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The size of a data frame, like the number of rows or columns, is often required and can be determined in various ways.

• Get number of rows of a data frame
• Get number of columns of a data frame
• Get dimensions of a data frame
```nrow(___)
ncol(___)
dim(___)
length(___)```

## Data Frame Dimensions

```nrow(___)
ncol(___)
dim(___)
length(___)```

The number of rows and columns in a data frame can be guessed through the printed output of the data frame. However, it is much easier to get this information directly through functions. Additionally, you might want to use this information in some parts of the code.

Data frames have two dimensions. The number of rows is considered to be the first dimension. It typically defines the number of observations in a data set. To get the number of rows from the `Davis` data frame in the carData dataset use the `nrow()` function:

```nrow(Davis)
[1] 200```

Similarly, the number of columns or attributes of the data frame can be retrieved with `ncol()`:

```ncol(Davis)
[1] 5```

## Exercise: Determine number of elements in data frame

```                              survived    sex age passengerClass
Allen, Miss. Elisabeth Walton      yes female  29            1st
[ reached 'max' / getOption("max.print") -- omitted 1308 rows ]```

Determine the number of data values in the `TitanicSurvival` data frame above given as the number of rows multiplied by the number of columns.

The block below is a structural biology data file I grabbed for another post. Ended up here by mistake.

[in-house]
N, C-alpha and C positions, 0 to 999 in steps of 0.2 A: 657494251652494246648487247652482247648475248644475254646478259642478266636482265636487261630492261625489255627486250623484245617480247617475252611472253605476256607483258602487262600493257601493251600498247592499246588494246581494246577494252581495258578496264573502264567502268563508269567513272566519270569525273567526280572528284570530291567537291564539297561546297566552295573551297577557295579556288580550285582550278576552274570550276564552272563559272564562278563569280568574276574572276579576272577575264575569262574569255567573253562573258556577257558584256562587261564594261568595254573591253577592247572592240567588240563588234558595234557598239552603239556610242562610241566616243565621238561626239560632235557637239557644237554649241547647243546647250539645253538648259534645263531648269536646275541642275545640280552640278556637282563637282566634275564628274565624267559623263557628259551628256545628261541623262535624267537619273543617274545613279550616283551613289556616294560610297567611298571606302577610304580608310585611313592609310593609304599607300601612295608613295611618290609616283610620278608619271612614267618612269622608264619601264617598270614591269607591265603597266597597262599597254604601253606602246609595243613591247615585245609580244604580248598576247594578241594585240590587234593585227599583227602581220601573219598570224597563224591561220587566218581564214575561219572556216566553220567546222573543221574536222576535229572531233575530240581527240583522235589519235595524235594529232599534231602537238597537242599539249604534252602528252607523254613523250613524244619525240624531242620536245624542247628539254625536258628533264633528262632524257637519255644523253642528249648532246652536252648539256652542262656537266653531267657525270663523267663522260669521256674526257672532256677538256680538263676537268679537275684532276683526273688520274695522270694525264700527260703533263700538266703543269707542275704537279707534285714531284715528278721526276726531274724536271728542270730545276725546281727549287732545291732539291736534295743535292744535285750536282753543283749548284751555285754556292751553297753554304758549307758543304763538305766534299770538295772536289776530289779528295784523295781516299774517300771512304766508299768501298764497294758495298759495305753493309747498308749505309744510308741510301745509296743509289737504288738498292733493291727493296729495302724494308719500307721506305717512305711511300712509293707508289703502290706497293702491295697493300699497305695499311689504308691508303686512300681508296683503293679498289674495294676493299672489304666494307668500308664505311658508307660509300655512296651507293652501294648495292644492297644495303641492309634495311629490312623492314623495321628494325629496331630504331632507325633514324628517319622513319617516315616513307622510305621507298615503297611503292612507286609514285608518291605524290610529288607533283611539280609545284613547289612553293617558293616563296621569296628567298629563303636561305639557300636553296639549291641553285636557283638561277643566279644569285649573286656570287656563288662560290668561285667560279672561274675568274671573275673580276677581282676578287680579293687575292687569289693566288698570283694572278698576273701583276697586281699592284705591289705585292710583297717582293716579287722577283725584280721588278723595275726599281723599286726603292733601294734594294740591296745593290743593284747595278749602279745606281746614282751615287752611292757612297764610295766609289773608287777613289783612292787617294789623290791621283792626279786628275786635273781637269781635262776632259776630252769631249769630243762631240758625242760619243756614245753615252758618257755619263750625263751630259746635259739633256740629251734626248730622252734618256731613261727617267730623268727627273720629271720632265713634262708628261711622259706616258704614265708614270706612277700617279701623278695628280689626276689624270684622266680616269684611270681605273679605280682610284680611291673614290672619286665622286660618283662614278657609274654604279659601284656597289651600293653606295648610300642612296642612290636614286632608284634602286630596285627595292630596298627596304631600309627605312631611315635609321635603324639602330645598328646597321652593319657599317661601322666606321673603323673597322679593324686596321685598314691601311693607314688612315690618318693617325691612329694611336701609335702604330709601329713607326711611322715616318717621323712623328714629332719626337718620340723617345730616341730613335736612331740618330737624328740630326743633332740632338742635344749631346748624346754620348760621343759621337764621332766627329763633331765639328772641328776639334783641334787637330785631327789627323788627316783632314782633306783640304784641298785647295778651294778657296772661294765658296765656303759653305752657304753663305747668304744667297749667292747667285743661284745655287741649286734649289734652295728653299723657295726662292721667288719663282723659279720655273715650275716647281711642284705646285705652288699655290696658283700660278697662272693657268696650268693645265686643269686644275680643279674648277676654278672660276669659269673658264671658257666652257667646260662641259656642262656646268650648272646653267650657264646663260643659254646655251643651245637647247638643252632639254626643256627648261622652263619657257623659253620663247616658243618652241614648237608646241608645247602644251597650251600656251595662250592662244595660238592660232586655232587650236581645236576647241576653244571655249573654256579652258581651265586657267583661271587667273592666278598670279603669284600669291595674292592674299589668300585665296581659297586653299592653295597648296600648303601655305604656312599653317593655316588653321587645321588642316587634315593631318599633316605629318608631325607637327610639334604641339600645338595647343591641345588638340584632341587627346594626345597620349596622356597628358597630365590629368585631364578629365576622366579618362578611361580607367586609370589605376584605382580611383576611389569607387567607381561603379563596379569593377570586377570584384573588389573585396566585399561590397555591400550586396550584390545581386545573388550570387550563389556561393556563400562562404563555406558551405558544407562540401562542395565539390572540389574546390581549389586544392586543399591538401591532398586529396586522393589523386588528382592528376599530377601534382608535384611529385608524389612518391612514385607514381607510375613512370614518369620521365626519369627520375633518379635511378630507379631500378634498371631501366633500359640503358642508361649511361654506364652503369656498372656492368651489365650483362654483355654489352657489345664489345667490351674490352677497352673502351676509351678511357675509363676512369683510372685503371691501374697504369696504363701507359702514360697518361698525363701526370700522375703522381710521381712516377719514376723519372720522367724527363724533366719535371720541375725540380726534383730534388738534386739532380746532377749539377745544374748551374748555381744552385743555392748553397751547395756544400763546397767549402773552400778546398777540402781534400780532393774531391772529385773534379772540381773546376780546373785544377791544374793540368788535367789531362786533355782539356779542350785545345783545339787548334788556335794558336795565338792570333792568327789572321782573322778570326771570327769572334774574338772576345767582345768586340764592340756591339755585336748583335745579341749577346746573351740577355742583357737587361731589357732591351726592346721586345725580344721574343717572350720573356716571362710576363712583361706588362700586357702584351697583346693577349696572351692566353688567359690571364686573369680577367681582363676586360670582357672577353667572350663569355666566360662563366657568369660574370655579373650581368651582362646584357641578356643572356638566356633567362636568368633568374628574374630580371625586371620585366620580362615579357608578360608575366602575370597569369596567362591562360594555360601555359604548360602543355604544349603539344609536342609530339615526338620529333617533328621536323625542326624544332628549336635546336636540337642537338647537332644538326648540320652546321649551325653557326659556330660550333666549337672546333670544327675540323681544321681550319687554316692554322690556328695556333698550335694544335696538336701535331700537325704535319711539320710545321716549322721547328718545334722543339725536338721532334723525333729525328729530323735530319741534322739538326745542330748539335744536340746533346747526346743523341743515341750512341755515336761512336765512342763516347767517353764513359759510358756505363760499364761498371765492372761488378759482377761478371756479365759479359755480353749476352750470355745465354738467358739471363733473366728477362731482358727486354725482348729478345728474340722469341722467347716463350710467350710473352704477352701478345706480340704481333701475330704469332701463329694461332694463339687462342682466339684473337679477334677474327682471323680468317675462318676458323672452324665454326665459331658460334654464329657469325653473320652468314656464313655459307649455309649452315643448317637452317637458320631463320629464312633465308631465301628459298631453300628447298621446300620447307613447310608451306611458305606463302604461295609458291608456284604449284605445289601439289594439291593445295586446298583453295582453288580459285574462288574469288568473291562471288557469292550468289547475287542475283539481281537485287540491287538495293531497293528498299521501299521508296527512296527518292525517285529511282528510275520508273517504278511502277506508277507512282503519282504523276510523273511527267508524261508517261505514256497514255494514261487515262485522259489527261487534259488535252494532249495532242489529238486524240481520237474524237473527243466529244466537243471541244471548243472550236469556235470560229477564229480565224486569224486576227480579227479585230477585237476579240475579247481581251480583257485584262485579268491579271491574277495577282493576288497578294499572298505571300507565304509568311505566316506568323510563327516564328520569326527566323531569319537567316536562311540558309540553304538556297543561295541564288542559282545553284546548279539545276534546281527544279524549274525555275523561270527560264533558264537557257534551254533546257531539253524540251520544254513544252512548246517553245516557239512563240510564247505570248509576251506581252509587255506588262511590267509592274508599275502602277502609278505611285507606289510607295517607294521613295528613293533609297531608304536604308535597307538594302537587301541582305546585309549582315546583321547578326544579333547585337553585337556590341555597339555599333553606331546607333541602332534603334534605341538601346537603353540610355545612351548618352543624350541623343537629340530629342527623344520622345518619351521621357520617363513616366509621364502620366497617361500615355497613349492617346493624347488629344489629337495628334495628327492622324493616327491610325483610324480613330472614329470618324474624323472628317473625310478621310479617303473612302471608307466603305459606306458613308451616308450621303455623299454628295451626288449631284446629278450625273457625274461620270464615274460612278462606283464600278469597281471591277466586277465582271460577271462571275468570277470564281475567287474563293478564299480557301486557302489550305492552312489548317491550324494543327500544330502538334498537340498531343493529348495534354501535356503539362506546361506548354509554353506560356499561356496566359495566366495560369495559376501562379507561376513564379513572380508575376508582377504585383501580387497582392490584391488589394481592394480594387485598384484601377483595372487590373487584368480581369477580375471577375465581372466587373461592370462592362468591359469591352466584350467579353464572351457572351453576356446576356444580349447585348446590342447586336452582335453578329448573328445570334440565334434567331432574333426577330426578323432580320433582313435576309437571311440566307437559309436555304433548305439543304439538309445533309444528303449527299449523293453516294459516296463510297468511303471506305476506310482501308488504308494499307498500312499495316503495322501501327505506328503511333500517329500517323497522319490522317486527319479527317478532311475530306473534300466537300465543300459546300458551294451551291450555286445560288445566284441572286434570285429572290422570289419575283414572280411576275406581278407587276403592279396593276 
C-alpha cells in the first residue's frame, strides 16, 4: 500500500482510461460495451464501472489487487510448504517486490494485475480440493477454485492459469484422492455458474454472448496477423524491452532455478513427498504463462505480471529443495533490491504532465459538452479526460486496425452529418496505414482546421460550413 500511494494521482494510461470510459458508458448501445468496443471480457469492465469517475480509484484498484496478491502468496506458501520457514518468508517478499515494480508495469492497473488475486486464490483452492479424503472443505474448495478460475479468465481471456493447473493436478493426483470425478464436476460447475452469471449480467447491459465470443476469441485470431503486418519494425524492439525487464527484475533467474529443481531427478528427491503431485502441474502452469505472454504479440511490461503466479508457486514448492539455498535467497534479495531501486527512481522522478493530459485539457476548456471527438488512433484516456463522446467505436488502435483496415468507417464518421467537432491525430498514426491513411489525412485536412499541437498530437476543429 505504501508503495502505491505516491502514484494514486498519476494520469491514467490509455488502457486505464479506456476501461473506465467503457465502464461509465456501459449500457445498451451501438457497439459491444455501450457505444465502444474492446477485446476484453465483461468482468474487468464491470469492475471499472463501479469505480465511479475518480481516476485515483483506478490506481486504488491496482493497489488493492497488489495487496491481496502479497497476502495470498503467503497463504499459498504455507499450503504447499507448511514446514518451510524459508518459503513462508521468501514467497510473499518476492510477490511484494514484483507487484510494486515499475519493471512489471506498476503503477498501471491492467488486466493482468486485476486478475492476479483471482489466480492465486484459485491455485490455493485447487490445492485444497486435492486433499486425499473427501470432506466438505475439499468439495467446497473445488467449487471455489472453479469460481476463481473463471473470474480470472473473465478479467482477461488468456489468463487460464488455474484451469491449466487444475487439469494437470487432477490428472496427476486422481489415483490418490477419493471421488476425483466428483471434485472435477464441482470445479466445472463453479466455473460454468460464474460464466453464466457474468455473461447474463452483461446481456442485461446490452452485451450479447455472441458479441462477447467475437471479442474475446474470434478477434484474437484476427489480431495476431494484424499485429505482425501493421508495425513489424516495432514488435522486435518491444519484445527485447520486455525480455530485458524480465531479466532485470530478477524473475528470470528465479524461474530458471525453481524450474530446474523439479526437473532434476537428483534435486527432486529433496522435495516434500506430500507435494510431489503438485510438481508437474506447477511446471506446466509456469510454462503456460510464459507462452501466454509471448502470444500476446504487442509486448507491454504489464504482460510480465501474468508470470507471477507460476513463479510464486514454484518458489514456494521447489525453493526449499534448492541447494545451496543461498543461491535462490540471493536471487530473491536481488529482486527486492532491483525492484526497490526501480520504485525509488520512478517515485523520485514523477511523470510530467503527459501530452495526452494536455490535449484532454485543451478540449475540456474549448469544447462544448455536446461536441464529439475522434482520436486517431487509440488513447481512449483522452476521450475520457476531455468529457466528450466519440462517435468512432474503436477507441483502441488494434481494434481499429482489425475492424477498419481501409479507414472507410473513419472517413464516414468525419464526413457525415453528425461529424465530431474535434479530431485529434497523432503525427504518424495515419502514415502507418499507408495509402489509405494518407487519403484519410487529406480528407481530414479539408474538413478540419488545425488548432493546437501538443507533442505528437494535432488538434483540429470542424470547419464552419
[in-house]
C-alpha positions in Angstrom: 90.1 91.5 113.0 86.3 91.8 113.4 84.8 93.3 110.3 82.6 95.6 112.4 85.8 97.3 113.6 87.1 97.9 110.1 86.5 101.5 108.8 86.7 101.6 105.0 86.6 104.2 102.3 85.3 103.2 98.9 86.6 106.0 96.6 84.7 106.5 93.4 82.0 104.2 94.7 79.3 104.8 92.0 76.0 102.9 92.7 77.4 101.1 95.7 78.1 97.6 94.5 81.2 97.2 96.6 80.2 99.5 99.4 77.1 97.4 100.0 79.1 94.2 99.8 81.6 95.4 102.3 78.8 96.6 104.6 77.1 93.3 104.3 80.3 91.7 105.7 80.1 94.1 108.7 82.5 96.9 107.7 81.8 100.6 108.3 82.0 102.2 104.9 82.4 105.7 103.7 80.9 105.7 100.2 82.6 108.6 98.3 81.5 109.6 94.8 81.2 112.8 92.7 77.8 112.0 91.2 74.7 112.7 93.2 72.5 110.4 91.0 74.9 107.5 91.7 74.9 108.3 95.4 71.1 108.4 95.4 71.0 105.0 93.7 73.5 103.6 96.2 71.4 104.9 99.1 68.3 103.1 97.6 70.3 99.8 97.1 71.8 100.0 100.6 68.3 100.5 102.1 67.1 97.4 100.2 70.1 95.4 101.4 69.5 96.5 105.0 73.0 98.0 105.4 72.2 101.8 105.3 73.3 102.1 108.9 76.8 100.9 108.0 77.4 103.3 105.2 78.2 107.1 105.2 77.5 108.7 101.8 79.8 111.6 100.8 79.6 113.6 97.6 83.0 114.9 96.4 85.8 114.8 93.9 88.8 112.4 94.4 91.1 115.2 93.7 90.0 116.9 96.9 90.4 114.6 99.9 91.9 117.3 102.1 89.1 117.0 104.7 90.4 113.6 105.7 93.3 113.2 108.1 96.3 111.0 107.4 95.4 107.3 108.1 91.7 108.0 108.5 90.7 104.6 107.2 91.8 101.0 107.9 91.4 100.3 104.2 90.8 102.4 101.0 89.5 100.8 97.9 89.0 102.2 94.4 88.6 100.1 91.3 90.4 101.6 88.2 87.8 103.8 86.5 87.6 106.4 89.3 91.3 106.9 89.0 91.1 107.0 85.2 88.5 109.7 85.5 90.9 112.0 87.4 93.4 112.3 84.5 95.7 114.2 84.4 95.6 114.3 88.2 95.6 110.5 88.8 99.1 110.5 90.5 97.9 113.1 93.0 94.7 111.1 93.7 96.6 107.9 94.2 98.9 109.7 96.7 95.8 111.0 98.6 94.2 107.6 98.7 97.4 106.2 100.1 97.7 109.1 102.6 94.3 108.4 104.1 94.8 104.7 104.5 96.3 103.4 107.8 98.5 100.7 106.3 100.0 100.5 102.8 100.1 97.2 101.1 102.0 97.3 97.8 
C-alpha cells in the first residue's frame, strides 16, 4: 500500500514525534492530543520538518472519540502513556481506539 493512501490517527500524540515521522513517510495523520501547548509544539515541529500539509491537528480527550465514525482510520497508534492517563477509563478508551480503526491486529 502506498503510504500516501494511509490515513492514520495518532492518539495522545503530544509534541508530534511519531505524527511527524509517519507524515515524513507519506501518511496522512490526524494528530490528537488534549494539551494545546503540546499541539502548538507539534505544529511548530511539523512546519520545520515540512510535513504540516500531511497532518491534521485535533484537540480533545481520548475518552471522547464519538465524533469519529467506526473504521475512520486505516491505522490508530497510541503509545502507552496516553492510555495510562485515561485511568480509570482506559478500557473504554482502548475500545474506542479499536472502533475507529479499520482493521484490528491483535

Start Exercise

## Retrieving data frame dimensions

```nrow(___)
ncol(___)
dim(___)
length(___)```

To retrieve the size of all dimensions from a data frame at once you can use the `dim()` function. `dim()` returns a vector with two elements, the first element is the number of rows and the second element the number of columns.

For example, the dimensions of the `Davis` dataset can be retrieved as

```dim(Davis)
[1] 200   5```

In addition to data frames `dim()` can also be used for other multi-dimensional R objects such as matrices or arrays. However, when used with vectors `dim` only returns `NULL`:

```dim(c(1, 3, 5, 7))
NULL```

Instead, the length of a vector is determined through `length()`:

```length(c(1, 3, 5, 7))
[1] 4```

In the case of a data frame `length()` returns its number of columns:

```length(Davis)
[1] 5```

## Quiz: Data Frame Dimensions

`dim(Florida)`
What does the above command return for the data set `Florida` from the carData package which has 11 columns and 67 rows?
• `67` `11`
• `11` `67`
• `11`
• `67`
Start Quiz

Determine the size of a data frame is an excerpt from the course Introduction to R, which is available for free at quantargo.com

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